Kacy Johnson is a senior NCAA student athlete at the University of Hawaii where he’s on the swimming team. During school hours he studies finance and international business. In his free time you’ll him surfing, open water swimming, diving, paddling, and learning more every day.
I am a swimmer at that University of Hawaii at Manoa.
I am a representative for the athlete student body. I am a team captain for my sport. Yet, I am part of a team that would have been cut due to budget issues. Let me shed some light on how my life changed because of collegiate athletics.
In the wake of today’s collegiate tuition controversy, student athletes are often seen as a minority pitted against the student body. Many question why athletics should be allowed so many scholarships and who decides their budget. And why do we get to run a deficit for the university?
My sport, unlike football, has only several full ride scholarships. These are shared amongst 30 men and are divided up based on academic and athletic achievement. We do not bring in any profit for the school, we pay for half of the expenses of any school that flies to compete against us at home, and our facility maintenance is extraordinarily high given two pools must be maintained.
Our swimming program has been in hot water with administration and the school for a while. But none of this stops our drive, perseverance, and tenacity to excel as individuals in the classroom and the pool.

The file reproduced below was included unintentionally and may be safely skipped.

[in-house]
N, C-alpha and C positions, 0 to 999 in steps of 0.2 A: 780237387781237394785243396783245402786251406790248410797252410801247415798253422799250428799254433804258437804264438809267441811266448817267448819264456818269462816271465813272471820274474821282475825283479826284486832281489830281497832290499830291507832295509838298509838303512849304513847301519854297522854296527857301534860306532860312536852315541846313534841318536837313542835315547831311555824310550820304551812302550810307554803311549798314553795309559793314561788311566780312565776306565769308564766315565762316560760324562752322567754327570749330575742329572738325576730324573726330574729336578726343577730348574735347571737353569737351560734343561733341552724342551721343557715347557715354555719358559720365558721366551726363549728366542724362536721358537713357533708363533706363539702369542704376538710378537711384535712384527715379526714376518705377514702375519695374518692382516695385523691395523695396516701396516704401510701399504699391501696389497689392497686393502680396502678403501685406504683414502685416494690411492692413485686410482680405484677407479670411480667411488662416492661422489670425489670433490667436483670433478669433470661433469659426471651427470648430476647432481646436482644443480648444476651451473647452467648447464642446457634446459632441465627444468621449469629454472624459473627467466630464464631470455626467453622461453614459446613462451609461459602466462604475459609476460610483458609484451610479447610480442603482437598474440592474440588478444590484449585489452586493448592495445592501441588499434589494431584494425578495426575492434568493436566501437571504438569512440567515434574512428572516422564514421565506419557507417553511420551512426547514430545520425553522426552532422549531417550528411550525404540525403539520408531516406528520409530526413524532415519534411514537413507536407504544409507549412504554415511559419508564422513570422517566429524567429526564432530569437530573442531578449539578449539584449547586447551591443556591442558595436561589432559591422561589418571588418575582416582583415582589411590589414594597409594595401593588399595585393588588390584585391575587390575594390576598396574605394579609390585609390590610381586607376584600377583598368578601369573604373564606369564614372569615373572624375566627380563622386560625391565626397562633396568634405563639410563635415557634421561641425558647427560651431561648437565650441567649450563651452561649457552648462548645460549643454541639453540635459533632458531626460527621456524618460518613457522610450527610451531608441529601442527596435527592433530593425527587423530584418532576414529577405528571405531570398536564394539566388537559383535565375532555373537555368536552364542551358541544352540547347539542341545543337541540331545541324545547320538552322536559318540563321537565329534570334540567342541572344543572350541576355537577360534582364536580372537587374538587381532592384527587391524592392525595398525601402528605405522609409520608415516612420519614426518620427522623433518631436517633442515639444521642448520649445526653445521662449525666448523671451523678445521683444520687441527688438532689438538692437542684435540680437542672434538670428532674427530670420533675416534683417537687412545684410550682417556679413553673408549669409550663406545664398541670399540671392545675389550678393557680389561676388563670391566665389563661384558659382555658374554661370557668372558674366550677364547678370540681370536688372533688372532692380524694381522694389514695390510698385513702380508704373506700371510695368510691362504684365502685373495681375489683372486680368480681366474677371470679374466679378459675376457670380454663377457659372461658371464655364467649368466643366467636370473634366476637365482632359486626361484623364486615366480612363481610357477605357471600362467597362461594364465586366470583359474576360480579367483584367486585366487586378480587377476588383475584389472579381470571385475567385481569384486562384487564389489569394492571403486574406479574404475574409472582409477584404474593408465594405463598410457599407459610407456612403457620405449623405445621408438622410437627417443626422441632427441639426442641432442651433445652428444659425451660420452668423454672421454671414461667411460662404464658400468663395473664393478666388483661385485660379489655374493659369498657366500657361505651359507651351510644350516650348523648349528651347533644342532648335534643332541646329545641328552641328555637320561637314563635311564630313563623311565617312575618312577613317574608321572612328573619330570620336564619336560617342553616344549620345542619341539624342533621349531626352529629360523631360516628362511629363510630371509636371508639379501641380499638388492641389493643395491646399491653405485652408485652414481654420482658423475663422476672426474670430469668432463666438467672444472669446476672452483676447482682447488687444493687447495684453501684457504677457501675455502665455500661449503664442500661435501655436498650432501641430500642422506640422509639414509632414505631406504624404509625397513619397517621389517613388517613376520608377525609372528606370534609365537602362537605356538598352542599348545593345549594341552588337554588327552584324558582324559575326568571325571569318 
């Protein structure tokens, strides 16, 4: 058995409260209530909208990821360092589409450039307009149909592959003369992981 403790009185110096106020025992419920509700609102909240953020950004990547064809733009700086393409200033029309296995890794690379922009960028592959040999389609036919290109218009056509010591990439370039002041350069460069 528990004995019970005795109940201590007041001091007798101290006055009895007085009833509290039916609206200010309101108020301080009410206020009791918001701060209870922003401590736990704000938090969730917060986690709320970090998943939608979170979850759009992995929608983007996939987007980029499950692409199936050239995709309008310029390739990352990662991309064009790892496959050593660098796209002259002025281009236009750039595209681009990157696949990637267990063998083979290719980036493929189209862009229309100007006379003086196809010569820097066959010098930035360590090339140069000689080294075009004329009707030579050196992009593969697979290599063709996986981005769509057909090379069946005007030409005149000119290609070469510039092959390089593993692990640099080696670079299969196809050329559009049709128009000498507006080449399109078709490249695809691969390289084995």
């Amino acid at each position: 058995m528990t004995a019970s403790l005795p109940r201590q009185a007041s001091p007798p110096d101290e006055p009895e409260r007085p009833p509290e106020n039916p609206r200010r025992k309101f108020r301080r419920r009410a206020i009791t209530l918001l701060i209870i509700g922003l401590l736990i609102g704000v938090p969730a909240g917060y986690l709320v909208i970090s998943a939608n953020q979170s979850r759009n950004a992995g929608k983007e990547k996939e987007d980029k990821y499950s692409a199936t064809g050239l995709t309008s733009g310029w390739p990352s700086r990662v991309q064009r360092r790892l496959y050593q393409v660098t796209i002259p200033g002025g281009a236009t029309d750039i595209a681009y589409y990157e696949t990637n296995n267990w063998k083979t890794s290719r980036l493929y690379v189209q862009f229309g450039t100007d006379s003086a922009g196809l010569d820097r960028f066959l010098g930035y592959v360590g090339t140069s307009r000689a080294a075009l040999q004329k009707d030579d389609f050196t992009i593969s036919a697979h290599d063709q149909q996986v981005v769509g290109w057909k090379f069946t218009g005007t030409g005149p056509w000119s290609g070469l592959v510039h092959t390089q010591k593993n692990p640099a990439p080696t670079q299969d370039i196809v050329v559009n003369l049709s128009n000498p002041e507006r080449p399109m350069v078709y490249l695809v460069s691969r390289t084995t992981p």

For my team, we do our best to fundraise for our program. From holding multiple swim clinics for the public to volunteering and coordinating open water swims, we try to offset our costs any way we can. We clean our pool and assist in the upkeep of our weight room and locker rooms and cover tasks that may not be tended too as often as they should.
Between training and school, we typically spend our time hibernating or eating. Many would think that a student in Hawaii would be at the beach or climbing mountains and playing in waterfalls. The truth is, we are too tired and too focused with the tasks at hand to indulge in the beauty of the island.
This past semester, the men’s team has posted one of the highest GPA’s in it’s history with a majority of individuals receiving 3.6’s and higher. We take pride in what we do and push forward despite the lack of support in the stands. We are representatives for our school and for our program. Every photo and every decision is under scrutiny from the public and the NCAA, so living the traditional college life is not an option.
We chose this path on our own accord, following our passions and continuing to challenge ourselves. No one told us we were promised scholarship money when we started our sport, we put the work in and have grown as people because of it. Sports are not just something you watch on TV, they are a learning foundation for self-motivation and life lessons.
With all the challenges that face our team, whether it is funding, motivation, or talent, we strive to excel. This is not for attention, fame, or money. It is for the intrinsic value we have grown within ourselves for our sport through countless years of practice.